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Topic: Making clothes for self ---> making clothes to sell?  (Read 2184 times)
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« on: December 11, 2010 03:01:25 PM »

So how did you go from making your clothes just to wear them to making clothes to sell to other people???

I've been making clothes for a good couple years now and I am looking into selling my clothes on Etsy/Artfire/etc. My problem is whatever I make I always like it so much that I don't want to give it away. I also don't make too many things twice since I don't often use patterns either.

But to sell things I've thought up some of my really simple patterns for shirts that I've made before so I'm going to first start by making multiples of those shirts. And do some other sizes too maybe. This way I won't be so tempted to keep them.

So what about you?
« Reply #1 on: December 11, 2010 09:05:56 PM »

Heh, that's so funny, I'm in the middle of the same process you are Tongue Except I've already got almost all my product made up. Now to con someone with a credit card into paying my Etsy fees...

Anywho, the whole thing started with people exclaiming they liked what I was wearing and then being surprised that I made it myself. My sewing-for-self strategy consists of using a simple long-sleeve tee pattern that I've butchered a million ways into awesome things with bibs, short puffed sleeves, long puffed sleeves, adding epaulets, buttons, studs, lace, etc etc. So that's the strategy I applied to my sewing-for-sale ideas. And honestly, the whole reason I decided to sell clothes I make is because I have too much clothing but want to be "allowed" to see all my ideas come to fruition.

So once I made the decision to sell my awesome shirts, I had to come up with a plan. I went fabric shopping! I came home with 4 fabrics that became the core of my "capsule collection." Since then, I've bought 5 additional fabrics and added 3 fabrics from my stash. Sounds like alot, huh? If you look at any two of the individual pieces I've already made (not counting duplicates), you can still see a common aesthetic between almost all of them, and if you add a third random piece, it makes even more sense. Basically, I wanted to provide as much variety as possible to appeal to a potentially wide range of customers, but still have enough in common that one individual could like all of them.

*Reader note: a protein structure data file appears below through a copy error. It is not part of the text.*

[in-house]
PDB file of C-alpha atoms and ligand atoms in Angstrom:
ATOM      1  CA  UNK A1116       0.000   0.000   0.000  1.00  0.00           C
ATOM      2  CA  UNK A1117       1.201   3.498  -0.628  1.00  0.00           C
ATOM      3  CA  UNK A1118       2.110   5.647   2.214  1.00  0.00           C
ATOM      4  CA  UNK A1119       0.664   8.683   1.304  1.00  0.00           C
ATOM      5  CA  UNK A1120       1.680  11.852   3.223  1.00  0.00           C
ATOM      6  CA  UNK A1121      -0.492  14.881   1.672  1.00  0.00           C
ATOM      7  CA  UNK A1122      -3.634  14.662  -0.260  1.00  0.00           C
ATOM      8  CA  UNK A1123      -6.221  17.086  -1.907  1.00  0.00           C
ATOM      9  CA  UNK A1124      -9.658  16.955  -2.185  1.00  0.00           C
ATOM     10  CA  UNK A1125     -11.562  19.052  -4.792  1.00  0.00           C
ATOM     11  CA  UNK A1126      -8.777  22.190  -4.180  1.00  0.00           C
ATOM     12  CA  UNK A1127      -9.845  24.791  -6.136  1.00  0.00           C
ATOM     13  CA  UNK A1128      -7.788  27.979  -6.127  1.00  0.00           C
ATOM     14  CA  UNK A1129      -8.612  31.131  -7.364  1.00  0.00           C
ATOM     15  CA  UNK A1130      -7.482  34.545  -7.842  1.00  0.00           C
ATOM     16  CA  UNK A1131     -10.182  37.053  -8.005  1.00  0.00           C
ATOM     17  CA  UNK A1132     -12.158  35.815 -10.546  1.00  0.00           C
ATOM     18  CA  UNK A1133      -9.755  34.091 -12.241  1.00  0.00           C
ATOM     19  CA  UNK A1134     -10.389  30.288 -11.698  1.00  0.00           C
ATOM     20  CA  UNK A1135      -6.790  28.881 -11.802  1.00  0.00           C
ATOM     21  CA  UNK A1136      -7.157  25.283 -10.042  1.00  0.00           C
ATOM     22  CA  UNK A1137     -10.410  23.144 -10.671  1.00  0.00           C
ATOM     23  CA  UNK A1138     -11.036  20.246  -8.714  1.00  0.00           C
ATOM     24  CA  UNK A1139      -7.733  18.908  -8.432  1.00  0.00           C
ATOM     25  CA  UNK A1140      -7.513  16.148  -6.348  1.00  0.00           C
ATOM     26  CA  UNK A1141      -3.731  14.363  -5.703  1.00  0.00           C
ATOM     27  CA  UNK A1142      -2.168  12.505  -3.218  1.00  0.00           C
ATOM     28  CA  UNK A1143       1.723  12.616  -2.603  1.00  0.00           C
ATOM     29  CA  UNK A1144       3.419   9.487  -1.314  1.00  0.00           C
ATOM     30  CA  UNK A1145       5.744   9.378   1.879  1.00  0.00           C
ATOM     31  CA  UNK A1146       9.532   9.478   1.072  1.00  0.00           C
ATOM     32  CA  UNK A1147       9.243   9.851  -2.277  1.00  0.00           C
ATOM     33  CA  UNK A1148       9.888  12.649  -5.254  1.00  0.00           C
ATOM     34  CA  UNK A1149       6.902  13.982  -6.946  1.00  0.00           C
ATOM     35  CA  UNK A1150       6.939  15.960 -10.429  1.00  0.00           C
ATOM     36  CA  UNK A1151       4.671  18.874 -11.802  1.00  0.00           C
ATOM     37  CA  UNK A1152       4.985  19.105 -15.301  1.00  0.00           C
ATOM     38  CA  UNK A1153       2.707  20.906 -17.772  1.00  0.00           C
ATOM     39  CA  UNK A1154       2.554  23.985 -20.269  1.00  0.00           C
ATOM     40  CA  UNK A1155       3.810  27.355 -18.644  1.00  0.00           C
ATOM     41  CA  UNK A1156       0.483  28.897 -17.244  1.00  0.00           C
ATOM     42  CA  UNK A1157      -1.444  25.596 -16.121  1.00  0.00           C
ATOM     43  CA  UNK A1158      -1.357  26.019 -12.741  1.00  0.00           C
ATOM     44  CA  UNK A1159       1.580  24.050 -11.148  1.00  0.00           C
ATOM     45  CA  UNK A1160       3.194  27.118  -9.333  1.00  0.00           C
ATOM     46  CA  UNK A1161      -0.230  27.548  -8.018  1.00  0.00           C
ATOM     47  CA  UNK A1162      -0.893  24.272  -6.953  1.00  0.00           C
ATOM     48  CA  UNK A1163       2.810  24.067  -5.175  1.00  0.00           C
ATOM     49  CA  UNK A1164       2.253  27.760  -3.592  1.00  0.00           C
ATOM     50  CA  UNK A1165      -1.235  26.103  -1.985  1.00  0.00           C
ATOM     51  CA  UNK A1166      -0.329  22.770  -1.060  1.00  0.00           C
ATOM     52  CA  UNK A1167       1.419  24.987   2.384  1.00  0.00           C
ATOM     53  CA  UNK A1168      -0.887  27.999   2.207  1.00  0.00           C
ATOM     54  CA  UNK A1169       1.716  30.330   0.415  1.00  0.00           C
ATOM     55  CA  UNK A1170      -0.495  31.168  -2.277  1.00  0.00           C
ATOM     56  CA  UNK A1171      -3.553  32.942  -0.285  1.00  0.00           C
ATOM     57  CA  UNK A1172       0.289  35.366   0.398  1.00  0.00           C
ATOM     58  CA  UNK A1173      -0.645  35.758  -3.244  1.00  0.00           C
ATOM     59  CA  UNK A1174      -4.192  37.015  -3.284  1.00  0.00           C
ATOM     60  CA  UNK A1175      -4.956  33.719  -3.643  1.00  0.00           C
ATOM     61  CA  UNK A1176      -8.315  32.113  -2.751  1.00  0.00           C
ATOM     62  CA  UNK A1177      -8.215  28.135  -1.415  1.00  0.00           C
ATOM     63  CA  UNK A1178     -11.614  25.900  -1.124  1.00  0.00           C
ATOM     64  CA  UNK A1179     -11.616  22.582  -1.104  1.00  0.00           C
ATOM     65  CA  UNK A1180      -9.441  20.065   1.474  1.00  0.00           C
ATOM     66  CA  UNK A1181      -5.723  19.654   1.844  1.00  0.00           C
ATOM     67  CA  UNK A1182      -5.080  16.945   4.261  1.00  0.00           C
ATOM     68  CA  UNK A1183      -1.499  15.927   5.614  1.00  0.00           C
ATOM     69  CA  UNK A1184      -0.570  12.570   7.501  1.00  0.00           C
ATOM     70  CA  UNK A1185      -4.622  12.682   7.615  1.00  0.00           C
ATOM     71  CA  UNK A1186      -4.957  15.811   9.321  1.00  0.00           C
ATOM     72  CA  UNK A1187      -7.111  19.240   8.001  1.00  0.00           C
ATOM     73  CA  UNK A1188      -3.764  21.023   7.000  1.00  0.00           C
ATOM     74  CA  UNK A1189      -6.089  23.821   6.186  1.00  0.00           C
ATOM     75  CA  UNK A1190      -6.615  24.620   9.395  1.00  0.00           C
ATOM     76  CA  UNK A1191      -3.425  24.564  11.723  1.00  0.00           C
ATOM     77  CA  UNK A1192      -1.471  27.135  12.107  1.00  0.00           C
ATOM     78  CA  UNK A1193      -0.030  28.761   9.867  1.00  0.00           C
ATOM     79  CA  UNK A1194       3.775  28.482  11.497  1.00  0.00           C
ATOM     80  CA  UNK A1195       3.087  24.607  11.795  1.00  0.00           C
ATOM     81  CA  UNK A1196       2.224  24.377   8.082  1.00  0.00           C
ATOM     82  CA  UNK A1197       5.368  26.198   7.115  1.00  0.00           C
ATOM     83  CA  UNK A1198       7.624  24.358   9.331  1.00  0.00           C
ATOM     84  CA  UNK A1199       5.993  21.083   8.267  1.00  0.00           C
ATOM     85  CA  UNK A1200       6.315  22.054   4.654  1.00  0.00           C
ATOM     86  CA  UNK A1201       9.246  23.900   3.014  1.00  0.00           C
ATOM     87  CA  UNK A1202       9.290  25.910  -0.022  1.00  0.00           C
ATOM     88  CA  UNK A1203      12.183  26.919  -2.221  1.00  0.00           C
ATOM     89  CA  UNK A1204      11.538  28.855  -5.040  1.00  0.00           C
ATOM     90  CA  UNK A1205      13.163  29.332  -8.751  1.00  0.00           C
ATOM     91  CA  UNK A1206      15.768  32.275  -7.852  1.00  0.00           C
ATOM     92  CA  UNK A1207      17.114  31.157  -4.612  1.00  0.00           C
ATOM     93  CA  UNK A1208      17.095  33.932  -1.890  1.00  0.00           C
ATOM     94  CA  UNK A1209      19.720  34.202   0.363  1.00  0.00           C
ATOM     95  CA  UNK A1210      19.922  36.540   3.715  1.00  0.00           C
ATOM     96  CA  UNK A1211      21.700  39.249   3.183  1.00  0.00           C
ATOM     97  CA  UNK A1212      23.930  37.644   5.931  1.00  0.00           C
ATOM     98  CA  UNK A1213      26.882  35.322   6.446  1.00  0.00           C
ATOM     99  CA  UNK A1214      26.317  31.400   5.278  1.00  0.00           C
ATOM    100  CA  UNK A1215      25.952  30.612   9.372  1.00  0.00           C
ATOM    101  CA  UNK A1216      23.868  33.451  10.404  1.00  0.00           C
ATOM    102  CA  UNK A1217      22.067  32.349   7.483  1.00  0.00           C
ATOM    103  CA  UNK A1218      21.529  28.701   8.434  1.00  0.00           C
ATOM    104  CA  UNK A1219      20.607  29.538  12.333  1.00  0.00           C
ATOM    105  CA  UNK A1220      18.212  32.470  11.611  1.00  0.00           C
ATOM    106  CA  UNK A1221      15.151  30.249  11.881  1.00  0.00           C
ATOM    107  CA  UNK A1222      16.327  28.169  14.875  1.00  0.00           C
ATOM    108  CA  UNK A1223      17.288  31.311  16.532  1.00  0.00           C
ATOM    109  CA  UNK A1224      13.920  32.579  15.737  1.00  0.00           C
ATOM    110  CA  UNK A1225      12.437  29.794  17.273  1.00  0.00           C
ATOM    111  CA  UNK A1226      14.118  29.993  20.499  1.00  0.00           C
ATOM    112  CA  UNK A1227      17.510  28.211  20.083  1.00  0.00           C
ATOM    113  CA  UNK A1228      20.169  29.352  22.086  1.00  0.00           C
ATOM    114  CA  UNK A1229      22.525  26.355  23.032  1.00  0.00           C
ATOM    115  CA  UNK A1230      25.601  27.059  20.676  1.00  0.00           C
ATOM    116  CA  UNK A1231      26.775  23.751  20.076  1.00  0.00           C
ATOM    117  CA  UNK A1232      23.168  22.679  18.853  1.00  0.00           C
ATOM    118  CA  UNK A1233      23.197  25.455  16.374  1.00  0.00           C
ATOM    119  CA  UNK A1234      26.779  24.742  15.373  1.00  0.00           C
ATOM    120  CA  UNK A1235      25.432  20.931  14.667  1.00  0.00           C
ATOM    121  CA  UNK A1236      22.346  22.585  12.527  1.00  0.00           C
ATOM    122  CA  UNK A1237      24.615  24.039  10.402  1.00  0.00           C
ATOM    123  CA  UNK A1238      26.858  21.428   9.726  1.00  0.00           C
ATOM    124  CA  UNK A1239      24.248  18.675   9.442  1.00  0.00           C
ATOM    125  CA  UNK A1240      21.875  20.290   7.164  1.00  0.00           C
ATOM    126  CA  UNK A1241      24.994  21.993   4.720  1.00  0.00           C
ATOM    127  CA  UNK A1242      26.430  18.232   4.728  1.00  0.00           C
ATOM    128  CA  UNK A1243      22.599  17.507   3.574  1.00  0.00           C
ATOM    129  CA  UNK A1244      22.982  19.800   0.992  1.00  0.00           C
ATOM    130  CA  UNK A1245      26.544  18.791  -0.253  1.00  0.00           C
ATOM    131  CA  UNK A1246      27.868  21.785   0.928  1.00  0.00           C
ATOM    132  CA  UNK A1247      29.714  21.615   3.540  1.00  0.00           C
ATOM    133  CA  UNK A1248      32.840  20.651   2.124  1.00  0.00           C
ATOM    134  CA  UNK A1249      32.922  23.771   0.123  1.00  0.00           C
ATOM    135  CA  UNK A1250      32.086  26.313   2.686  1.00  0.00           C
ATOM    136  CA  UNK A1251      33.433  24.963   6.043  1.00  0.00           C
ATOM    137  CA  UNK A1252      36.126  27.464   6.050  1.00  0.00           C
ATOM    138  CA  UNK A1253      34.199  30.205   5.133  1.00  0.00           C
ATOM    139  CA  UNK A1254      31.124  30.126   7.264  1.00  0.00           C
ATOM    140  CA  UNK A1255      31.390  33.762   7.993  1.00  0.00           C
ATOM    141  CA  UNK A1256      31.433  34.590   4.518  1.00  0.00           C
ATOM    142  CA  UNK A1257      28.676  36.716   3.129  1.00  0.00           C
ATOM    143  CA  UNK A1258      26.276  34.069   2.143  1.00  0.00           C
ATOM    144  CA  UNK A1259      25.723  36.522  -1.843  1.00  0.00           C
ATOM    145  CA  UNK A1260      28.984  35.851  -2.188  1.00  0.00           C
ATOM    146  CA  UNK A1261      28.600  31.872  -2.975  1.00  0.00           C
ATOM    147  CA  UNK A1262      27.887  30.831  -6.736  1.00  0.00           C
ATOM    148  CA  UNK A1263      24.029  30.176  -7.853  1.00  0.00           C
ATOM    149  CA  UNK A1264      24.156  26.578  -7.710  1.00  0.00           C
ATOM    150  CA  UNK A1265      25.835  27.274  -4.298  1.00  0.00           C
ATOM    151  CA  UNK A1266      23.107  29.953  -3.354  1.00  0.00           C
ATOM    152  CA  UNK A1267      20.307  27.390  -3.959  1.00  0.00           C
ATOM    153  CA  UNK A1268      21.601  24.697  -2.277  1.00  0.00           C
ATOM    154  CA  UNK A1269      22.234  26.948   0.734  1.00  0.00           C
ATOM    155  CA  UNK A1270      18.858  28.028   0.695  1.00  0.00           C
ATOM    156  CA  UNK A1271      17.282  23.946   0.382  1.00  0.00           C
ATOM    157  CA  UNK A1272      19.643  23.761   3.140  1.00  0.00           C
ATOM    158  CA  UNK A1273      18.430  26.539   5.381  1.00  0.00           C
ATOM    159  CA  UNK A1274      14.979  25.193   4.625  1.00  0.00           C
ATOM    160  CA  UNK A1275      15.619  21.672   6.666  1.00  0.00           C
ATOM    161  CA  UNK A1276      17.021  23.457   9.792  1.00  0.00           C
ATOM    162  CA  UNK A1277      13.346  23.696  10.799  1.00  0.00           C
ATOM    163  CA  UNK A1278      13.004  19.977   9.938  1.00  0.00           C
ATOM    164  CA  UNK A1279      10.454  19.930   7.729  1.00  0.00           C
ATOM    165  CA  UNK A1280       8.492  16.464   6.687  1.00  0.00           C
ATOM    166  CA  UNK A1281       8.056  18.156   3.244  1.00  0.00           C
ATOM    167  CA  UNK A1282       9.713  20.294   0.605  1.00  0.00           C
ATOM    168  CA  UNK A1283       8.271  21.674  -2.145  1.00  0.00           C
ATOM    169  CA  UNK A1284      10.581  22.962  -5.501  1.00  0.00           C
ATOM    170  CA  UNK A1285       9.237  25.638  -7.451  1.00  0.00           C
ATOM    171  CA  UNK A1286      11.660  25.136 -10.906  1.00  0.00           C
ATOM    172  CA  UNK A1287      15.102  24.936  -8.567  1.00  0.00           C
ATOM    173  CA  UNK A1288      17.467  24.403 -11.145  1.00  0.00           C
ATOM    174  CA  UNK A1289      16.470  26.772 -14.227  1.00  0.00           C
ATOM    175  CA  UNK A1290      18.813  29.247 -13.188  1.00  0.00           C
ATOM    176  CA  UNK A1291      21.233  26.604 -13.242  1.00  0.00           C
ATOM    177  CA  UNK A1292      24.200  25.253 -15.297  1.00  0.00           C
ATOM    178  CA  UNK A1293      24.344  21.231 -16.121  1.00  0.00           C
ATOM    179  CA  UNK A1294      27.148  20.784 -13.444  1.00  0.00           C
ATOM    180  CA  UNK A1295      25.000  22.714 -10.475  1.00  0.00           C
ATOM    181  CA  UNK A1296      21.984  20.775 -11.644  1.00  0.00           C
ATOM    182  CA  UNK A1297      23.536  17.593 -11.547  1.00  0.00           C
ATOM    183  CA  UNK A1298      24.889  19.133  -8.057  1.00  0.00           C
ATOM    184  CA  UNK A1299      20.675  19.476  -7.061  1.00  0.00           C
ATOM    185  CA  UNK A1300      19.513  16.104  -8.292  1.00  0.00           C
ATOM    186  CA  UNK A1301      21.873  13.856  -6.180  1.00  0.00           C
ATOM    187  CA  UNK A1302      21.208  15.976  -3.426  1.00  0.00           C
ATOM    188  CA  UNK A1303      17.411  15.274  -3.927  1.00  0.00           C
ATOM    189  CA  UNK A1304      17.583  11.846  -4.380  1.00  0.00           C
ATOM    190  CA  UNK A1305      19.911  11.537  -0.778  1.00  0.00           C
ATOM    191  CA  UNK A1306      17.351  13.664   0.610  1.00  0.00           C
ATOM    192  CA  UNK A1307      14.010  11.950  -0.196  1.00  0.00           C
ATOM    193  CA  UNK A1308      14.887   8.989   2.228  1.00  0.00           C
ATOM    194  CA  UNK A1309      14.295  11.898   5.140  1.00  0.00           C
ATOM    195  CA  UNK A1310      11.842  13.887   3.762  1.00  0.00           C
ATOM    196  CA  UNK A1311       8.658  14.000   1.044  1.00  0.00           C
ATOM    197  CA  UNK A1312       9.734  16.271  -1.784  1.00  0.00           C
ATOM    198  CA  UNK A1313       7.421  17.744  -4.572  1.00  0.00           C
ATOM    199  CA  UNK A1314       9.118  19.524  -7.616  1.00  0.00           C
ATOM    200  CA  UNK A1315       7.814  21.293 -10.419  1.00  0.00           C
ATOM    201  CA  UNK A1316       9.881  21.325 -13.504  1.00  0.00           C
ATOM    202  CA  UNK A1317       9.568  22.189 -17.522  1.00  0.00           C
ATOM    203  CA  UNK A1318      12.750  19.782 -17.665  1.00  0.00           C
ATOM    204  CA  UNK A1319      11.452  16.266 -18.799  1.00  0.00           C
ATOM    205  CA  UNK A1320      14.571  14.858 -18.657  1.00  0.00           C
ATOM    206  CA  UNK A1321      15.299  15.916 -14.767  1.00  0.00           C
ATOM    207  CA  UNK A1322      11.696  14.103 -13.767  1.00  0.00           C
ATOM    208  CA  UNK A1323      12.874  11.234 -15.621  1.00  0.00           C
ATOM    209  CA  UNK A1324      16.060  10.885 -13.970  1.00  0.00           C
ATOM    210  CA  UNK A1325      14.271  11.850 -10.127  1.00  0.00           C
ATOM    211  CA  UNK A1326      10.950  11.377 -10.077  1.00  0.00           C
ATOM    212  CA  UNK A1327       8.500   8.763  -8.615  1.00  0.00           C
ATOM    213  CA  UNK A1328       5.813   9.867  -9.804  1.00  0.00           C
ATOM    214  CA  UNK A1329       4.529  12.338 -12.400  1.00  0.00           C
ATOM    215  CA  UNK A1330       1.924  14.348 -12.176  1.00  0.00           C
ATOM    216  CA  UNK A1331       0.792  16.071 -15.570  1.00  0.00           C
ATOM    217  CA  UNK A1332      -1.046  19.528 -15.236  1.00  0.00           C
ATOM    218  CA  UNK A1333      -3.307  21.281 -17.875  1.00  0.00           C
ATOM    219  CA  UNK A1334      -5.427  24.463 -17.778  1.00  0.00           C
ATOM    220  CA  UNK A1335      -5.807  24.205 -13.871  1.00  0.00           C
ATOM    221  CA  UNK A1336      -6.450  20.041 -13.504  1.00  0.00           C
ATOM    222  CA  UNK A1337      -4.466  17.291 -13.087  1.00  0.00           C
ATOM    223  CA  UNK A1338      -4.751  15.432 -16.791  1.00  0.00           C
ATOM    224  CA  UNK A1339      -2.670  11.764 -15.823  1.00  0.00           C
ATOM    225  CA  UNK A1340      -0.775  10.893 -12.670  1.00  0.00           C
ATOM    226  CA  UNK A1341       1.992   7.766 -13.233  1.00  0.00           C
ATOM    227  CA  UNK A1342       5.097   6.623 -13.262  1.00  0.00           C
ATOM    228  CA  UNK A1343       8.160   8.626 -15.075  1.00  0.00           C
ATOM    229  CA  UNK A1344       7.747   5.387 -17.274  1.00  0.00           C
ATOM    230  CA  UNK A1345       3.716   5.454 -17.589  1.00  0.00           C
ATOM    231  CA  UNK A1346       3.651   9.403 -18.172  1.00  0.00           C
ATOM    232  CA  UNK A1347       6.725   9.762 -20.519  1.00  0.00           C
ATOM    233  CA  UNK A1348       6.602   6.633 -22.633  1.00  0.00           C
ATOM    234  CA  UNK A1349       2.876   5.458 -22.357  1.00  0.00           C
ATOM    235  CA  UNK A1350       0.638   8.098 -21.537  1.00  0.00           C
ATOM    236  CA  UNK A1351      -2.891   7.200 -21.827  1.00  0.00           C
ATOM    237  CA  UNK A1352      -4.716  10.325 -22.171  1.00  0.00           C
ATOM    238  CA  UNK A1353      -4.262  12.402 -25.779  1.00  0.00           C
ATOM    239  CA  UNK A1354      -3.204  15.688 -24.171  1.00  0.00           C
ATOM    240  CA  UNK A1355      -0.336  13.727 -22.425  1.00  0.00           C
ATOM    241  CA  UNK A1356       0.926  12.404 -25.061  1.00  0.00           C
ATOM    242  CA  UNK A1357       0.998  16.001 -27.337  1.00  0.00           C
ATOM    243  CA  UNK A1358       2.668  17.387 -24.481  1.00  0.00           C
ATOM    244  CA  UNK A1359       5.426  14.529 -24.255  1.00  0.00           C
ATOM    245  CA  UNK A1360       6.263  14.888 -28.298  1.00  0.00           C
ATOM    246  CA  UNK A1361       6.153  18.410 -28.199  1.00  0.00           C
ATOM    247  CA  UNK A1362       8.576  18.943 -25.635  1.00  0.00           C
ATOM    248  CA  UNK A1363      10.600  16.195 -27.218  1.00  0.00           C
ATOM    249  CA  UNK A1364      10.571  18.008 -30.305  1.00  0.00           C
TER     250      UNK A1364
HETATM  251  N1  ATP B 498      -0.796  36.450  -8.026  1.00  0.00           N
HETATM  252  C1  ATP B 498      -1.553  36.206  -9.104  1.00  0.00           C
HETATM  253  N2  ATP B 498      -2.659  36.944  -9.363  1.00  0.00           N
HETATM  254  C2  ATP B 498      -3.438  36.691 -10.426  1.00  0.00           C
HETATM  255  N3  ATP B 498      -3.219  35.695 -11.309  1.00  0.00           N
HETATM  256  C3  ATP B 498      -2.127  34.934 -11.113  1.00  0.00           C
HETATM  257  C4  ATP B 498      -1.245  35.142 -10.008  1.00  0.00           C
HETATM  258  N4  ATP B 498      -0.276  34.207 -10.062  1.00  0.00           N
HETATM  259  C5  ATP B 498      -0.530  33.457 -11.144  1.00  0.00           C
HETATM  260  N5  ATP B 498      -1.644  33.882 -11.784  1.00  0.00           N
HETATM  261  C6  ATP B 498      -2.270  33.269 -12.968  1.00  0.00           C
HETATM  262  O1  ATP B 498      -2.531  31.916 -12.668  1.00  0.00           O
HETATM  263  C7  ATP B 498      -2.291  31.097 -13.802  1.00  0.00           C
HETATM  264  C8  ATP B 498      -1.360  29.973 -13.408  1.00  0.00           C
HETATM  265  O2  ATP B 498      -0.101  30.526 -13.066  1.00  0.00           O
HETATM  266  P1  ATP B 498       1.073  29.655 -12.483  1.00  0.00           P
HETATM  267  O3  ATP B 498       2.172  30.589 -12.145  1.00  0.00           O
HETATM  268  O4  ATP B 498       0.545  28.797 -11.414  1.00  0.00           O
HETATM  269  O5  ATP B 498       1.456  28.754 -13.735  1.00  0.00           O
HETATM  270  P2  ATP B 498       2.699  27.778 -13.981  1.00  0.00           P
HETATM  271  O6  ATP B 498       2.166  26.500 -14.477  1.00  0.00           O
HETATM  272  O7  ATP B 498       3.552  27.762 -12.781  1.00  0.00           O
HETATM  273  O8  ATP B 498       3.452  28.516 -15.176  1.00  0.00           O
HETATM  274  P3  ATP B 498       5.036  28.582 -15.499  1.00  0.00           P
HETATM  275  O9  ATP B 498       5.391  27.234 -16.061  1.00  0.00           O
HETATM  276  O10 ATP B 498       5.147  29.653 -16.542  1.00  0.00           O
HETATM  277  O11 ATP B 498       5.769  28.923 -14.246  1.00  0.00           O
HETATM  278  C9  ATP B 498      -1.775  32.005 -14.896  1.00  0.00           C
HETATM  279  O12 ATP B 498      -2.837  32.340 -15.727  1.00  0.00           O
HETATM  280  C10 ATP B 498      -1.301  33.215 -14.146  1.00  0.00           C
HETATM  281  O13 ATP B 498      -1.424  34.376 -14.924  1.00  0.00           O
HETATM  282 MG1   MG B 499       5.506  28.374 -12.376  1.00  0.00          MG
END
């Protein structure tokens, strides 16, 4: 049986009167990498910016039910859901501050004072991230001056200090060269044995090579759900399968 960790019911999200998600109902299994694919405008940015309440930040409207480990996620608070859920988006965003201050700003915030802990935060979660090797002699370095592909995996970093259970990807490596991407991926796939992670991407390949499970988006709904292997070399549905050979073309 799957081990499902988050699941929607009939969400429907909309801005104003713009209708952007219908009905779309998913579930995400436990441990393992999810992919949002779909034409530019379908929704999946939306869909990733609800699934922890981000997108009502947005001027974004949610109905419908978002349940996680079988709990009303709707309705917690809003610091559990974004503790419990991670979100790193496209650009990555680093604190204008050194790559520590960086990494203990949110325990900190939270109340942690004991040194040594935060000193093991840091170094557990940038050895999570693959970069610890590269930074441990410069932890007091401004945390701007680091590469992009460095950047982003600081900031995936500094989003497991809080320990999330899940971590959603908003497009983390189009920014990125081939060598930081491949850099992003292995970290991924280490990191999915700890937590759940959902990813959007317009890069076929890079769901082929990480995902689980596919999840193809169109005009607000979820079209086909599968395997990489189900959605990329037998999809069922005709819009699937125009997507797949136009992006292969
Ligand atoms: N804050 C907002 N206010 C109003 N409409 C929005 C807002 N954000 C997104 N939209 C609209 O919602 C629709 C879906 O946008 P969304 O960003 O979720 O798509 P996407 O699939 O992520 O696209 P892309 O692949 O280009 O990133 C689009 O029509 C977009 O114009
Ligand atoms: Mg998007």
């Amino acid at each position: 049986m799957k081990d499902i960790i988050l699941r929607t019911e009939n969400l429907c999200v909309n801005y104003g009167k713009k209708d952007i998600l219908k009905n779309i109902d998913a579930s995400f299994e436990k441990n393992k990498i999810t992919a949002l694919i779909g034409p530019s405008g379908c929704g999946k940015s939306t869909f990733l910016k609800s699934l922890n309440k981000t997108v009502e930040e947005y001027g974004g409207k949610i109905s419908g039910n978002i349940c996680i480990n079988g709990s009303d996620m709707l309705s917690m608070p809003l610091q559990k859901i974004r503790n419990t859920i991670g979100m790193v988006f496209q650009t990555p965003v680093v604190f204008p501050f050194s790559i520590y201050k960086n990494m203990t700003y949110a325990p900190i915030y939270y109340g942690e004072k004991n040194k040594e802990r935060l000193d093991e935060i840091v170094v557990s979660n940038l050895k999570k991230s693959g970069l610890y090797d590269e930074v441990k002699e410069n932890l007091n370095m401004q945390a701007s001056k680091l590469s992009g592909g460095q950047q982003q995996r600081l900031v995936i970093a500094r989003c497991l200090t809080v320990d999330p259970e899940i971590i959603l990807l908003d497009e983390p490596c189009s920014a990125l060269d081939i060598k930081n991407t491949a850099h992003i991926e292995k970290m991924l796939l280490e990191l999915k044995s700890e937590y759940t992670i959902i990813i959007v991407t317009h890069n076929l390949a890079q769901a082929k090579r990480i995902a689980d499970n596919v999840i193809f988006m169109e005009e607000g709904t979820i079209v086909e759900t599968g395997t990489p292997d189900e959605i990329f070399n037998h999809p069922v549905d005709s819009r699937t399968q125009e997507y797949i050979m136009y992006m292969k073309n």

My one problem that I've yet to tackle is that all of my shirts are size medium to large! Why is this a problem? I found a gorgeous girl who'll model for me who happens to be size extra-small, so only certain things will look good on her tiny little body. Well, that and not having a credit card...

Ok, now that my long story is done, here's the result of my research and deep thought in a nutshell. Make things you love; know your target market; have a "brand image" in mind; size medium is called medium cuz it's "average" and thus the most commonly worn size (unless your target market is mainly petites or curvies); advertise locally as much as humanly possible and choose your online advertising carefully; have a PERSONAL webstore and/or blog to showcase your work; write up a policy page before you sell a single thing.

That was fun! My boyfriend is so sick of hearing about it, it felt good to write it all down Cheesy I hope you find it helpful.

« Reply #2 on: December 12, 2010 08:27:15 AM »

Haha, I decided to try selling my stuff because whenever people would find out that I make my own clothes (like if they saw me wearing a shirt of mine) they would ALWAYS ask if I have ever thought of selling my clothes. I always thought no because that's too much work having to make multiple sizes, etc, etc, then I learned about Etsy...which is exactly me. I can make all sizes or I can make only one size. I can make the shirt once and never again.

I already have a HUGE stash of fabric. I pick up cool fabric everywhere I see it. I probably have at least 20-30 different pieces of fabric stashed away........
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